When fans' feet on the pavement quicken toward the gates, we cease to measure the length of the day with clocks, whose ticks and tocks now distend ever more noiselessly until we count beats and rhythms in pitches and swings. We frame periods in innings and recover a more intimate acquaintance with beginnings and endings, with the origin of finitude. This is the hour for hushed vitality, for precise attention, for active sensation—sight, sound, touch, but most of all smell and taste. This is the crimson hour.
Where was I? Oh yes, the Phillies will visit the Braves, who pivoted from competitor to rebuilder in a flash in the offseason and whose creative, aggressive front office has become the object of many attentive Phillies fans' envy. They locked up some young talent long term, traded other talent—veteran and youthful alike—for younger talent, and have absorbed dead salary in order to stock their farm with under-25 prospects that will shortly be ready. And the team on the field right now is not that bad, only 3 games under .500. So, despite the plethora of reasons for optimism about the Phillies' future—the emergence of young stars, the recent and ongoing influx of talent into the farm, the soon-to-be finished veteran contracts, a press conference where the most powerful figures in the organization spoke warmly of sabermetrics—some fans see how little the team spent in yesterday's international free agent market, look at the rapid pivot the Braves have executed, and wish to tear the ownership and front office apart like a hormone-addled, telekinetic prom queen drenched in pig's blood.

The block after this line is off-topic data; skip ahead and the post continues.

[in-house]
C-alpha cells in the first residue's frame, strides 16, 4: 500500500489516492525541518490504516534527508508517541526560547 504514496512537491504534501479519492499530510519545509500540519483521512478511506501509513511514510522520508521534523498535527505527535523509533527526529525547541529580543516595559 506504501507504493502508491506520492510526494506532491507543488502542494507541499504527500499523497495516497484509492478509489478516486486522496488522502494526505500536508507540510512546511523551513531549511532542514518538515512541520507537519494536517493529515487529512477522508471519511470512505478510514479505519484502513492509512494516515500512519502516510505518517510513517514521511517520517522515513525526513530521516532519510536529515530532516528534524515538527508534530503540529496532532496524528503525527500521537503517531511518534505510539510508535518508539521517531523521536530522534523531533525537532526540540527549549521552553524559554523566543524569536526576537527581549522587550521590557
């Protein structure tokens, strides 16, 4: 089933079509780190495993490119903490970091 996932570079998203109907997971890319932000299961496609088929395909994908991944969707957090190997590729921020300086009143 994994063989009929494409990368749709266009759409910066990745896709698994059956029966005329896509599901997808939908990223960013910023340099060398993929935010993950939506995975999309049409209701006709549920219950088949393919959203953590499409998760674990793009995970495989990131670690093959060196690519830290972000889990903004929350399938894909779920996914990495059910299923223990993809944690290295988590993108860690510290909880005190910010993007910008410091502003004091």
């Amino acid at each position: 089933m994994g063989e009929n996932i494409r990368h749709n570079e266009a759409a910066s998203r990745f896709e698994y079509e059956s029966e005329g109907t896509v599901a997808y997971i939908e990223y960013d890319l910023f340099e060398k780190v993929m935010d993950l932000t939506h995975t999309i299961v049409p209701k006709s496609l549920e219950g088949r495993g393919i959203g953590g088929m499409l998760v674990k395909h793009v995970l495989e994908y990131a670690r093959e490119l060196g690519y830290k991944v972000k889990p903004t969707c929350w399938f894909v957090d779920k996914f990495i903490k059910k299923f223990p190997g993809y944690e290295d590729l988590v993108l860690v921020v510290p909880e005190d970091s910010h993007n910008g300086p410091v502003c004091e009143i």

It would be nice if the Phillies could from now on avoid the boom and bust cycles that have characterized the organization since the mid 70s, as the Braves have over the last 25 years. (Of course, cycles were a vast improvement over their previous pattern, which looked something like the EKG reading of a heart-disease patient losing a battle with arrhythmia... I have a feeling I'm about to get Schmenked for this.) After all, when the Phillies are winning, the organization becomes the second mint in the Philadelphia area and that money should allow them to have the front office talent and flexibility to absorb mistakes and perpetually field competitive or near-competitive teams. If there is anything I hope to see the most from the MacPhail Regime it is more flexibility in how the team constructs its roster and deploys its assets. And with that hope in mind I propose that this weekend we drink Moscow Mules, the cocktail born of repurposing and flexible pivoting.
You probably associate the Mule with Russia because it is made with vodka. I imagine you imagine mittened Bolsheviks cupping copper mugs that just held soup and now hold the Little Water, while they huddle beneath matted wool blankets awaiting the rattle, whine, and grumble of a German Panzer sweep. The Mule's brand is that of the blue collar, taut-skinned, thin-lipped Soviet who knows that the Regime is wrong but also that no Regime is right. But like all brands this is a lie, perpetrated by the Bourgeois entrepreneur. The Mule is as much Russian as the last Tsar was.